So, no X1D. Do you wear glasses and has what I’ve described happened to you if you do wear glasses? The salesman and I tried to adjust the sensitivity but we could not find an adjustment.

    • No, I don’t wear glasses. The sensor on the EVF seems like it wants you to have your face flush to the camera. I don’t know if there is a work-around.

  9. Great shots … and a great summary of the two cameras… I started using a Hasselblad 500cm in the 60’s for weddings.. It was much easier to process the roll film than many sheets of 4×5 film which was the alternative then… One could make a credible 8×10 print from the ‘small’ 6cm X 6cm negative.. But you had to be much more careful or the slightest error in exposure or cropping would be a lost shot… a wedding disaster. ISO was about 32..for color 100..for BW. supplemental lighting was required or at least a tripod. Life in digital world is wonderful….Printing large files is almost always a successful exercise. Color durability of the medium is decades instead of a few years. Cameras and lenses are exquisite in their build and function. Alas, few people print anymore and a monitor is the new canvas.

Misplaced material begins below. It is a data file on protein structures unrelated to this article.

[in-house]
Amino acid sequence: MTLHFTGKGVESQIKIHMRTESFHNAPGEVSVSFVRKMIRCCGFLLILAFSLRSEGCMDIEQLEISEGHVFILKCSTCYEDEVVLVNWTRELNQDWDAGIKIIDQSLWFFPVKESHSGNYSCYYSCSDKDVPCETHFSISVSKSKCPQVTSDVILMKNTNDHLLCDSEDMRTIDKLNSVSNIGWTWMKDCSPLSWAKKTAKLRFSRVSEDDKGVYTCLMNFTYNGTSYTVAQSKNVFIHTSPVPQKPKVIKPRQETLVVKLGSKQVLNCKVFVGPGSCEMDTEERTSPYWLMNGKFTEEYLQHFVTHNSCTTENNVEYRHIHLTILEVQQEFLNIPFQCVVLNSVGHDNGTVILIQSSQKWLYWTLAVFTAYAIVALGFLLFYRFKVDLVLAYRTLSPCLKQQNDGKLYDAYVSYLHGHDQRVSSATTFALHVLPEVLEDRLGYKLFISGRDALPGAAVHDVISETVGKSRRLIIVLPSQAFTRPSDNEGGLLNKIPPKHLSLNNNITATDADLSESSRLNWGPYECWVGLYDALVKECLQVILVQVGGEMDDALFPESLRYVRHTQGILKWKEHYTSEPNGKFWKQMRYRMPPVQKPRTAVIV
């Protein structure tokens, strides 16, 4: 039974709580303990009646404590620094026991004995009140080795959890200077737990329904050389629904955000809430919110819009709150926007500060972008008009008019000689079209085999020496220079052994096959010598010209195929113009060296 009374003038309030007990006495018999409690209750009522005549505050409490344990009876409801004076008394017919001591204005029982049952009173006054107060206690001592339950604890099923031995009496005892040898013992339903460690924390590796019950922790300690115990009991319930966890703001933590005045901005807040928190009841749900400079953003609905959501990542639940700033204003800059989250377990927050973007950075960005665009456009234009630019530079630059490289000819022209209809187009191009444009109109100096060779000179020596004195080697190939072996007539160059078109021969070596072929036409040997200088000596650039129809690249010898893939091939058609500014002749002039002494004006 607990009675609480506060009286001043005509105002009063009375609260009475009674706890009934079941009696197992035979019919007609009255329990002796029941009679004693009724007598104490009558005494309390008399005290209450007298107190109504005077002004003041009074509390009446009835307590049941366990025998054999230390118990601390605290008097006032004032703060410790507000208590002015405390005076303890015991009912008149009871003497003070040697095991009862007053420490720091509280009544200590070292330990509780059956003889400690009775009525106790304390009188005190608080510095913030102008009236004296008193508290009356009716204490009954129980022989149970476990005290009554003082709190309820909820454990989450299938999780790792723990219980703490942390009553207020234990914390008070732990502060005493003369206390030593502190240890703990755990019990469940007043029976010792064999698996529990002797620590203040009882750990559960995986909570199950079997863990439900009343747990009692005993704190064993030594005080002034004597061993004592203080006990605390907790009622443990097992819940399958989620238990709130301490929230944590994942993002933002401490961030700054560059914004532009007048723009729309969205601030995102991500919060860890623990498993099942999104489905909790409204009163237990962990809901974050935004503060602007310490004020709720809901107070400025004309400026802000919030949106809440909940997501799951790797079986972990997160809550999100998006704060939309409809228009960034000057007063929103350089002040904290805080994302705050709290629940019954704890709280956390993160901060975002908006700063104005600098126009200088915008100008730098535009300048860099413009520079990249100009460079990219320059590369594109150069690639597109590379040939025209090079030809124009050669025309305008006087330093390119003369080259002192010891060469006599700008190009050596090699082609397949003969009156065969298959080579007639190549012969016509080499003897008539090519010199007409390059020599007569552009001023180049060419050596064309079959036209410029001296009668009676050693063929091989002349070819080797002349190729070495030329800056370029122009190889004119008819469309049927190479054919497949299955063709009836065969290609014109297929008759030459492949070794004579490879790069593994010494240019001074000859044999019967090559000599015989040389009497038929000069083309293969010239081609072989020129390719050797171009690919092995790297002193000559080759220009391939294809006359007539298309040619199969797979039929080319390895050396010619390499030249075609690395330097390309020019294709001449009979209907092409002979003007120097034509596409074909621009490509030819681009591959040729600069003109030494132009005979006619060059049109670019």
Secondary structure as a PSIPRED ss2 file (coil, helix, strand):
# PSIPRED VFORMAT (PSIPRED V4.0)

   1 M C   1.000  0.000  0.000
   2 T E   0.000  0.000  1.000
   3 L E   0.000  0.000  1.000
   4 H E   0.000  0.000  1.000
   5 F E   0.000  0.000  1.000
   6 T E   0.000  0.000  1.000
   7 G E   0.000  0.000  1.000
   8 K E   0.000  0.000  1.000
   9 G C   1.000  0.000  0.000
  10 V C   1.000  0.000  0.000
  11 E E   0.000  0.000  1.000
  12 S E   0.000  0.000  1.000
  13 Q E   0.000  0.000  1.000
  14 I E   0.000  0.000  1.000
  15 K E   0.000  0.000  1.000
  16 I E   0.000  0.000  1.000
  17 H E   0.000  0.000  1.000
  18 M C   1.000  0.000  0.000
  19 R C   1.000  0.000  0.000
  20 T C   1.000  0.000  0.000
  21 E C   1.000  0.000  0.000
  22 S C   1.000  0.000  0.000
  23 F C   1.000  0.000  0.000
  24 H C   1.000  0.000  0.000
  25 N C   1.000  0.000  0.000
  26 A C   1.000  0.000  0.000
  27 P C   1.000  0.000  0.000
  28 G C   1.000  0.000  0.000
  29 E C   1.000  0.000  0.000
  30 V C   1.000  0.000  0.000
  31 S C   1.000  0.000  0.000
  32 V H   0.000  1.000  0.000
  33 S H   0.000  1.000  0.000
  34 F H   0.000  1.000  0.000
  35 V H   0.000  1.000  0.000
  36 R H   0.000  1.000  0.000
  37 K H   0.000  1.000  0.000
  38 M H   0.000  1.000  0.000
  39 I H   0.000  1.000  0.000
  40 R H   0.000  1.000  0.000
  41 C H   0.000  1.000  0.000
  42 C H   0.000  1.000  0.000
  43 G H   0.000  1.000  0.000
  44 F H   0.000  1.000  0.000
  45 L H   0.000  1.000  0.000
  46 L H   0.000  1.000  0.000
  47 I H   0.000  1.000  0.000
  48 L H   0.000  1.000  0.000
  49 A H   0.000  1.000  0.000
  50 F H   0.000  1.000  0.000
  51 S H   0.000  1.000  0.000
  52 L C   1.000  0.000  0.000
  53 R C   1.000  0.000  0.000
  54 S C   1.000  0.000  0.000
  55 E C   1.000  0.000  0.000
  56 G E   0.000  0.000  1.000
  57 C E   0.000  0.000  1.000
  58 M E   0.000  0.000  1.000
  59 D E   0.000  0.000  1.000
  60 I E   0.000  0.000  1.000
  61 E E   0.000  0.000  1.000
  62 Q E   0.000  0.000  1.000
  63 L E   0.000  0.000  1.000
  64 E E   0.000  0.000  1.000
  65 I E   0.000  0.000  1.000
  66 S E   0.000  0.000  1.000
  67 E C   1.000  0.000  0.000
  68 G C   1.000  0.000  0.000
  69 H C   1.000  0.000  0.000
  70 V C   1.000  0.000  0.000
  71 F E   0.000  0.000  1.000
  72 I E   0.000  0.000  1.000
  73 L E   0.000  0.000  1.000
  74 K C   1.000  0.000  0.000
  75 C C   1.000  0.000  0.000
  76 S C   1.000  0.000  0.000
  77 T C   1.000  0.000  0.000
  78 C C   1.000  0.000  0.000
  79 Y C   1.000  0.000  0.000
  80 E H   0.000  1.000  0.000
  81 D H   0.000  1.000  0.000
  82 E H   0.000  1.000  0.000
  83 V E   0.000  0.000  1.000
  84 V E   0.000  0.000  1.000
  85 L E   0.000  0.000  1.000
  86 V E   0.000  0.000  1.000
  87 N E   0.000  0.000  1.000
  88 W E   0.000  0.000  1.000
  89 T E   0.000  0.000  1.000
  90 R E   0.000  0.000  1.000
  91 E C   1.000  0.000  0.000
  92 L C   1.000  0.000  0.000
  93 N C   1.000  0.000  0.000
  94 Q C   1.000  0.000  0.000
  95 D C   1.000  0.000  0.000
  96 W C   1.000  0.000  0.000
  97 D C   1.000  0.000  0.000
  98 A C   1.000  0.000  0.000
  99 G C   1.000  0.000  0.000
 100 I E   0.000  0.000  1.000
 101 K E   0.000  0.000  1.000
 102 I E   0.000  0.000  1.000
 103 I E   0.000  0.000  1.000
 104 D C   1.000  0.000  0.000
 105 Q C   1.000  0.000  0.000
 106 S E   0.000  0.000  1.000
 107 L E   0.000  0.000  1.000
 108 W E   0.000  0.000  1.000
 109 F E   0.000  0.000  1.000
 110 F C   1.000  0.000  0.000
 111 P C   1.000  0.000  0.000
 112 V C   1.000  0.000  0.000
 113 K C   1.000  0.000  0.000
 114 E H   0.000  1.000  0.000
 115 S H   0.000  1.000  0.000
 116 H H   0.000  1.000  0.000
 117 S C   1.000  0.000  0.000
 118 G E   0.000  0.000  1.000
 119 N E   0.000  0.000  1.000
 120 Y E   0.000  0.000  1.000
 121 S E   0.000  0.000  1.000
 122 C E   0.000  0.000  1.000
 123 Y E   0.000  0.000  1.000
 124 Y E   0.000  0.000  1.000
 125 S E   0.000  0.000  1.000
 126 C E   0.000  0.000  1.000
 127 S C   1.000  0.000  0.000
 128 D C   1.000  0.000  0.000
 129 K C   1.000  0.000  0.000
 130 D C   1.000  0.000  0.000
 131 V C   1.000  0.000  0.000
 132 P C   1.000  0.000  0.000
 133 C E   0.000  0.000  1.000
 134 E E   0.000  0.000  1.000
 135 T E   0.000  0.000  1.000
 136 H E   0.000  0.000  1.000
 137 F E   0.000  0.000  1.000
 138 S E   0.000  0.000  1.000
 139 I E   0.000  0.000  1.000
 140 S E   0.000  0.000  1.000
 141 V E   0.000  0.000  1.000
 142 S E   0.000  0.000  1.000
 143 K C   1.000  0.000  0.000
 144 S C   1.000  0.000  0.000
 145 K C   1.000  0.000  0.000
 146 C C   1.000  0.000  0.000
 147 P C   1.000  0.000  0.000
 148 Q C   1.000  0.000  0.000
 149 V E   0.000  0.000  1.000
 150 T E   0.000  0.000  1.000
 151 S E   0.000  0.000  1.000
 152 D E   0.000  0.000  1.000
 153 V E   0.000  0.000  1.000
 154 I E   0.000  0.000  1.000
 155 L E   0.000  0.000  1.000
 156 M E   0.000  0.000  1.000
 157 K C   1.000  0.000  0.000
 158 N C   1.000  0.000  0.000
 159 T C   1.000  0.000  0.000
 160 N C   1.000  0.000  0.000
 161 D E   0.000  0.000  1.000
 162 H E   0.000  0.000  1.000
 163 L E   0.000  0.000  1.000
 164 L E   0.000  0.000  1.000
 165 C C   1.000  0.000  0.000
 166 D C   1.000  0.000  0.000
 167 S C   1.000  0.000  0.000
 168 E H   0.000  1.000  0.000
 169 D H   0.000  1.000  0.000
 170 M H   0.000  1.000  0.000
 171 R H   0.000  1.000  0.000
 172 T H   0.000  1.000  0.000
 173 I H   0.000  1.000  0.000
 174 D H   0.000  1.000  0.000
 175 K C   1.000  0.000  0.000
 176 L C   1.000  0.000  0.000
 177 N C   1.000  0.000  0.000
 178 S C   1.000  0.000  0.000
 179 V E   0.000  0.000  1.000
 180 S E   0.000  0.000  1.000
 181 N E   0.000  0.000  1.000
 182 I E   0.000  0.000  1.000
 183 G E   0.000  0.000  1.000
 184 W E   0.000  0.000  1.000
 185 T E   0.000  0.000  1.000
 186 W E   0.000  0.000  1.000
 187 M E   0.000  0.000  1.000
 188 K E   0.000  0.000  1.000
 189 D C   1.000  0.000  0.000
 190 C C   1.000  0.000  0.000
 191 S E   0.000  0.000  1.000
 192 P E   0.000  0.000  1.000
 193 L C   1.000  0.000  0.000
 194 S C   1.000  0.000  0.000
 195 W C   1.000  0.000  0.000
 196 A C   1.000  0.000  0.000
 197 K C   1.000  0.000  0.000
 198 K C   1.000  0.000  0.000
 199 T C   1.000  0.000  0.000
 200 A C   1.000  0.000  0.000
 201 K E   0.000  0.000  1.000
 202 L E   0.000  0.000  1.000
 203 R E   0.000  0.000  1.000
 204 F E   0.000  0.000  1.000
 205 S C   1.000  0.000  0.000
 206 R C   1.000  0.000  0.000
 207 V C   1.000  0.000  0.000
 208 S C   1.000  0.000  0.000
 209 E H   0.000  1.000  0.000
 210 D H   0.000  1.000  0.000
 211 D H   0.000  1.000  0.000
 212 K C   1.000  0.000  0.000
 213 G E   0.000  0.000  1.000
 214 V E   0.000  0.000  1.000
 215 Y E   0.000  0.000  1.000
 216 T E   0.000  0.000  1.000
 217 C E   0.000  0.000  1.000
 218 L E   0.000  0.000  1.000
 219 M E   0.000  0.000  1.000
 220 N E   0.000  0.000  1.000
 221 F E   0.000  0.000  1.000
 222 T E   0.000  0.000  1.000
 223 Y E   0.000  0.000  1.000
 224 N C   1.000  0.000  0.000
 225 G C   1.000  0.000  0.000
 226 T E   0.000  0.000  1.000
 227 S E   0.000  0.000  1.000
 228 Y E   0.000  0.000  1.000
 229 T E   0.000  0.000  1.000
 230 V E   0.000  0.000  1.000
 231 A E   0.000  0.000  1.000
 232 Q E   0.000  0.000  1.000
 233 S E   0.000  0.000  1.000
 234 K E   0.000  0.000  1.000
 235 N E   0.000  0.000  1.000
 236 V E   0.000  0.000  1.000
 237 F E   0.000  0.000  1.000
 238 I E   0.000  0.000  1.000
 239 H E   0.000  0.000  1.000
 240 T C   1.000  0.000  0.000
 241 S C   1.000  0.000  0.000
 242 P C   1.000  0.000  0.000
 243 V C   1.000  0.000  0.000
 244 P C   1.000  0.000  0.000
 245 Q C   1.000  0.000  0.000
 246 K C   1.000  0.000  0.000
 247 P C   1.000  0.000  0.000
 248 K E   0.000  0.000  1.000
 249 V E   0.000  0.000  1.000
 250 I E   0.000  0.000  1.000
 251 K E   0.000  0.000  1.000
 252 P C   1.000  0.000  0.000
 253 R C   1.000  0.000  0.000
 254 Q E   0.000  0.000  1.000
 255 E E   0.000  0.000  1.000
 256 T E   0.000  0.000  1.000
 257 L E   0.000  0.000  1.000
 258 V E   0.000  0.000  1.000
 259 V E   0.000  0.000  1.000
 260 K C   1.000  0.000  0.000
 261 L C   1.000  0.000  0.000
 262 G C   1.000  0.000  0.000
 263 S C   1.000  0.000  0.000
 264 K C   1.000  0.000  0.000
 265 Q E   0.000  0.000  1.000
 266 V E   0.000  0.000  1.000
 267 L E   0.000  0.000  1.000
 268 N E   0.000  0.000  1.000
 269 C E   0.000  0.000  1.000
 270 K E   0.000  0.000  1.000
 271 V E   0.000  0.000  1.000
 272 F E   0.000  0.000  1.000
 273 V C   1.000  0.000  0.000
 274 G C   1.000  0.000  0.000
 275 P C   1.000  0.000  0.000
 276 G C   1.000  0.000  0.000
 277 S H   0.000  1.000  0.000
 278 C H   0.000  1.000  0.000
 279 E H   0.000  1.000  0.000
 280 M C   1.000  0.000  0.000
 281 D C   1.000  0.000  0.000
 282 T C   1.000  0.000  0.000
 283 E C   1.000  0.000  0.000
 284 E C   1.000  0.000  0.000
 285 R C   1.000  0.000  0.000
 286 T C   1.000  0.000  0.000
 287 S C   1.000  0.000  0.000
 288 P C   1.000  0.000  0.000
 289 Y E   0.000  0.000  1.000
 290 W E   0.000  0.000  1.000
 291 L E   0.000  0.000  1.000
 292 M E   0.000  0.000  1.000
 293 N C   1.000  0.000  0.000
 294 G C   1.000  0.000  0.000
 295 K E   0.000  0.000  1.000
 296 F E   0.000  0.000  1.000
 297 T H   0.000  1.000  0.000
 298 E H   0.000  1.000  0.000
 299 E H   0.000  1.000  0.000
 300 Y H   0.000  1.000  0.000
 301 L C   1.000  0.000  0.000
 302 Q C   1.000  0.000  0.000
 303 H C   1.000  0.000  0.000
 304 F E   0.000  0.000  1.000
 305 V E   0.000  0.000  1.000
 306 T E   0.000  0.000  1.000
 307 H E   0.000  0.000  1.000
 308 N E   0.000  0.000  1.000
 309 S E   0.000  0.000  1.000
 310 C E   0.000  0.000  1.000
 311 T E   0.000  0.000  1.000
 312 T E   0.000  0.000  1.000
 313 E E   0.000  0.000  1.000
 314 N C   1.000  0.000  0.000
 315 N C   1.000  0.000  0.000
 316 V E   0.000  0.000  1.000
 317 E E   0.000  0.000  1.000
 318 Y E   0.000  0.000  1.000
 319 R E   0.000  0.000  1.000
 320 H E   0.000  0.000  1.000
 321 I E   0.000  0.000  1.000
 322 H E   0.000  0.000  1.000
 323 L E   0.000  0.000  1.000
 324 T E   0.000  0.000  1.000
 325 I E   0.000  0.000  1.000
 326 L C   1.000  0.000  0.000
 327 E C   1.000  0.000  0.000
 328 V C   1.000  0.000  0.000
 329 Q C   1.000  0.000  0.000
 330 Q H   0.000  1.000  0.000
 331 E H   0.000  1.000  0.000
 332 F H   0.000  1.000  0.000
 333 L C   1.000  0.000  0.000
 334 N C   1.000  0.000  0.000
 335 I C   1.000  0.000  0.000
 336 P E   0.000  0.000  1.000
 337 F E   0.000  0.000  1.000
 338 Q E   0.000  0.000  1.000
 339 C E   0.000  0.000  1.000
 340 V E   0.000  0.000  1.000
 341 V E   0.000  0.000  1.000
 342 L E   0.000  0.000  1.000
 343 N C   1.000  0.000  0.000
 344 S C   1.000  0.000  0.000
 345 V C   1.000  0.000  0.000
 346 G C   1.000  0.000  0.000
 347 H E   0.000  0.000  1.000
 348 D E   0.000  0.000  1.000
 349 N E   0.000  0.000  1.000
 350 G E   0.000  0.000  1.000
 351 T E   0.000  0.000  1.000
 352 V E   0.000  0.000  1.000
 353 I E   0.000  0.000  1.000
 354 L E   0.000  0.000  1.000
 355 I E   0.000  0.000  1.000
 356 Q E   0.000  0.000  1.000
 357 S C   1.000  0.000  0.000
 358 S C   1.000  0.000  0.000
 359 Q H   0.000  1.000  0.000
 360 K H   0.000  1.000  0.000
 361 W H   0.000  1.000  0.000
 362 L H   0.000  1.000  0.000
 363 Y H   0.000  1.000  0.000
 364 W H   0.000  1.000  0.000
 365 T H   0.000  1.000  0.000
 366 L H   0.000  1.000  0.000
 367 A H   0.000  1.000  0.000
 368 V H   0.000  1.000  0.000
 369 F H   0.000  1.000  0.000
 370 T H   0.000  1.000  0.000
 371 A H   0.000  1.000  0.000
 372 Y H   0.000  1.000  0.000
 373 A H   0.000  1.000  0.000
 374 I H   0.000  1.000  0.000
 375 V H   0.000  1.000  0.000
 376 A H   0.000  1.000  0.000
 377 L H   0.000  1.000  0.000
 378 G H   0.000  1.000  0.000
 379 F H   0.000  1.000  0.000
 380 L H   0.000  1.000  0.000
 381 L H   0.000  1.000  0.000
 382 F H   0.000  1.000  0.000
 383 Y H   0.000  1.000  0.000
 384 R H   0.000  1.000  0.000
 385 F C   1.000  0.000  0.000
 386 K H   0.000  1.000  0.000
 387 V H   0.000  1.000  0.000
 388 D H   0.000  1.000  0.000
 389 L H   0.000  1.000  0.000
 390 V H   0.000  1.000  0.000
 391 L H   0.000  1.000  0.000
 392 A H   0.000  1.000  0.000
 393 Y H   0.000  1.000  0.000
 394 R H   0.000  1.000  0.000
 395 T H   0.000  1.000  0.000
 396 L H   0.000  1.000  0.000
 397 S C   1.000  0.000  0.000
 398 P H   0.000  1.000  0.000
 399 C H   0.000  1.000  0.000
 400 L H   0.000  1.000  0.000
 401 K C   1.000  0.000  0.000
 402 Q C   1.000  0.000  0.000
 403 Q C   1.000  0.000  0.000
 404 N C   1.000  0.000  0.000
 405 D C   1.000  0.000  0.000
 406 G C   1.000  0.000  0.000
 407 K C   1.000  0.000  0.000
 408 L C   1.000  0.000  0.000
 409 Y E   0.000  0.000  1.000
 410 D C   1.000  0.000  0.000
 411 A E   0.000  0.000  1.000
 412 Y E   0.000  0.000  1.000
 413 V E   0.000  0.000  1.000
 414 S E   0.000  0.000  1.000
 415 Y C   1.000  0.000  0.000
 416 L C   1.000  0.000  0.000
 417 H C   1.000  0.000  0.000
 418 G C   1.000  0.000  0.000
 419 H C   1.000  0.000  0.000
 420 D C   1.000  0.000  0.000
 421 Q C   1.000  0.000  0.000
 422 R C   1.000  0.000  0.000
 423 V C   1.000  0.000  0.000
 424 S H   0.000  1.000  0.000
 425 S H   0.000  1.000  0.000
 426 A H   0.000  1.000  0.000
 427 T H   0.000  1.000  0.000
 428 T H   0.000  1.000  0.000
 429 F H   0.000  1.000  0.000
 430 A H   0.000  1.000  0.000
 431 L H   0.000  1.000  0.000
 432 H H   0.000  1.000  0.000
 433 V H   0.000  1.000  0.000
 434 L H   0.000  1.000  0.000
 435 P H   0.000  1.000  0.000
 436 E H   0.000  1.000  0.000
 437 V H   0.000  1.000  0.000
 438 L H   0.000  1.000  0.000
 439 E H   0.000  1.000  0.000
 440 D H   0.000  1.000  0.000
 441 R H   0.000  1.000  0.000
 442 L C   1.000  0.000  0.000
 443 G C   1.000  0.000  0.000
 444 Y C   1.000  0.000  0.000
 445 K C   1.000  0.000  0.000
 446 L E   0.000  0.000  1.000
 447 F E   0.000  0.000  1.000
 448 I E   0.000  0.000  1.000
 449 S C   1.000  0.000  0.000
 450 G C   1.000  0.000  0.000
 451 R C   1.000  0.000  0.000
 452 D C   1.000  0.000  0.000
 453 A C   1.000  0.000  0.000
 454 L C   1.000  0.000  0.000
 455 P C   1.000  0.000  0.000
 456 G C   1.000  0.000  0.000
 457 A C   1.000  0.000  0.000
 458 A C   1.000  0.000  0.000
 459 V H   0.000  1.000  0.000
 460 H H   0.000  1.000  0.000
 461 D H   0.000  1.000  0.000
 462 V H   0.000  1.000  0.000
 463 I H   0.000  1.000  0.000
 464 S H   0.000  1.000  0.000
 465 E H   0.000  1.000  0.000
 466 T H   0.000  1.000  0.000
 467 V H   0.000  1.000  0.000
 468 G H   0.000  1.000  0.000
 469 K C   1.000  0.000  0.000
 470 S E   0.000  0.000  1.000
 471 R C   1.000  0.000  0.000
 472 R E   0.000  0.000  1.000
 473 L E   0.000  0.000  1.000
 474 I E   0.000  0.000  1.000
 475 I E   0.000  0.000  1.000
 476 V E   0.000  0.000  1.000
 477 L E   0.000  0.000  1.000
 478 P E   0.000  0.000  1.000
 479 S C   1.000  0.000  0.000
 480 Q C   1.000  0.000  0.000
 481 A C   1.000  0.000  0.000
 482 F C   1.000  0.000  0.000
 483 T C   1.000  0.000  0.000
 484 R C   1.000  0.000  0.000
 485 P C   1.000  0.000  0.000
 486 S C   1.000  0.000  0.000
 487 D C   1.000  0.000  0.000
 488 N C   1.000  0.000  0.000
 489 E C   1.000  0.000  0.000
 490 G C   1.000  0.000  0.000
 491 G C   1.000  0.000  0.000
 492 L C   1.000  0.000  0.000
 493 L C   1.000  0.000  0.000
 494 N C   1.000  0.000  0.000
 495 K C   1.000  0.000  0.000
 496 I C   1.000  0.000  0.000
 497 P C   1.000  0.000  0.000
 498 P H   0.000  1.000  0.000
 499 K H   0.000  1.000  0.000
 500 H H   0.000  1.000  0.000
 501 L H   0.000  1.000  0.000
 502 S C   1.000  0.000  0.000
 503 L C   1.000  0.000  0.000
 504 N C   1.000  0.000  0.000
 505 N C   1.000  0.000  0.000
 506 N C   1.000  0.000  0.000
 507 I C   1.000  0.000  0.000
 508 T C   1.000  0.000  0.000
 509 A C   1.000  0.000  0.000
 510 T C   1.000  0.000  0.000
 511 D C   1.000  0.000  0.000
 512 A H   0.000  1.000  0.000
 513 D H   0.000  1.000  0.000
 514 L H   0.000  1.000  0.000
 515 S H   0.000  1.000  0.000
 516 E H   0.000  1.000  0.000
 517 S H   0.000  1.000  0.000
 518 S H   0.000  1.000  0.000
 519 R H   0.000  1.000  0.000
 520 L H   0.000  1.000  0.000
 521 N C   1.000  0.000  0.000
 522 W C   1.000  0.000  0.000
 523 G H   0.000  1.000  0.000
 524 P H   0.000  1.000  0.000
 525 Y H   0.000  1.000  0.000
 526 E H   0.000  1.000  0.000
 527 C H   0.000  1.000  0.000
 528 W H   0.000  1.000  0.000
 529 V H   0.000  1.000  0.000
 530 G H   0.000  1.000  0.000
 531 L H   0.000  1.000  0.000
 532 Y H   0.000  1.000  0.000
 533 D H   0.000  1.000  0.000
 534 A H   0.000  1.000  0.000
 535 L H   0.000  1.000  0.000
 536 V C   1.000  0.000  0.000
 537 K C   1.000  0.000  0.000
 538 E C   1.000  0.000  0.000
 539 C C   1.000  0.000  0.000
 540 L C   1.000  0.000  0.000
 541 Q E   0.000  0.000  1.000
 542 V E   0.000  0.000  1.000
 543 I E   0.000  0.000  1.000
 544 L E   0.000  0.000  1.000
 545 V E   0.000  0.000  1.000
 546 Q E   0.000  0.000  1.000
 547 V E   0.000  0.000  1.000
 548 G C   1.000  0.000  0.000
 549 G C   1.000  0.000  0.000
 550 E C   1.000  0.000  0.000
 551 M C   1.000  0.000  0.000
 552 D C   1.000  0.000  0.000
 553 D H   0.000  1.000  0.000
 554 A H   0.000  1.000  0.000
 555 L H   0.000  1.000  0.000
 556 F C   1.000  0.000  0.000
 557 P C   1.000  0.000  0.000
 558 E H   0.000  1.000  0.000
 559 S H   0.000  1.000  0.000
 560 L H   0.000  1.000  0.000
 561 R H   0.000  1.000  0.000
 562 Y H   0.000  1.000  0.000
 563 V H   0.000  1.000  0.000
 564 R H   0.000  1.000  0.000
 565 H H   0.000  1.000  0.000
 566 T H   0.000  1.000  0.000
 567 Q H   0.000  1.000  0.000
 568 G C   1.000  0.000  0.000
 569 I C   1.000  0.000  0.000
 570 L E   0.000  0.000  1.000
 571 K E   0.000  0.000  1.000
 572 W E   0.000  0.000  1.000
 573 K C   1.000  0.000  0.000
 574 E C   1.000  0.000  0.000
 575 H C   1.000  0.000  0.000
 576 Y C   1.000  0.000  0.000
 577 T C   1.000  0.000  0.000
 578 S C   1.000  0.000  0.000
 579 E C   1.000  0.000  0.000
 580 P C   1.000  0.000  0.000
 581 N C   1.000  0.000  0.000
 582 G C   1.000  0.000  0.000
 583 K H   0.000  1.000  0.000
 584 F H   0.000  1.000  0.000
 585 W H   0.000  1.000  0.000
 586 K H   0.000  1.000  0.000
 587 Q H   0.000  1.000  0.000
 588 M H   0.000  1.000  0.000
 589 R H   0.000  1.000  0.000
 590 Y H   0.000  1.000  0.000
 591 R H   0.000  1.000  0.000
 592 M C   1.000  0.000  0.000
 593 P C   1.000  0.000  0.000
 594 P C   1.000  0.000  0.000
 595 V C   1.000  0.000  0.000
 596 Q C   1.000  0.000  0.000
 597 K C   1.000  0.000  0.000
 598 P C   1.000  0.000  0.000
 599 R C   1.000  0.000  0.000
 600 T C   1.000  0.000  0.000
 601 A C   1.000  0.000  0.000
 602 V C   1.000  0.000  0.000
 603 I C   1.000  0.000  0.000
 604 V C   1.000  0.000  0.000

However… the pleasure of setting shutter, lens, ISO, carefully framing is still with us… and the Hasselblad and Leica make the experience worthwhile.

  10. Thanks for your post. This camera facinates me even though I shoot mostly action and events for which my A9 is better suited. The X1D colors have a unique and appealing look to my eyes. I’m hoping a version 2 with faster operation will be forthcoming.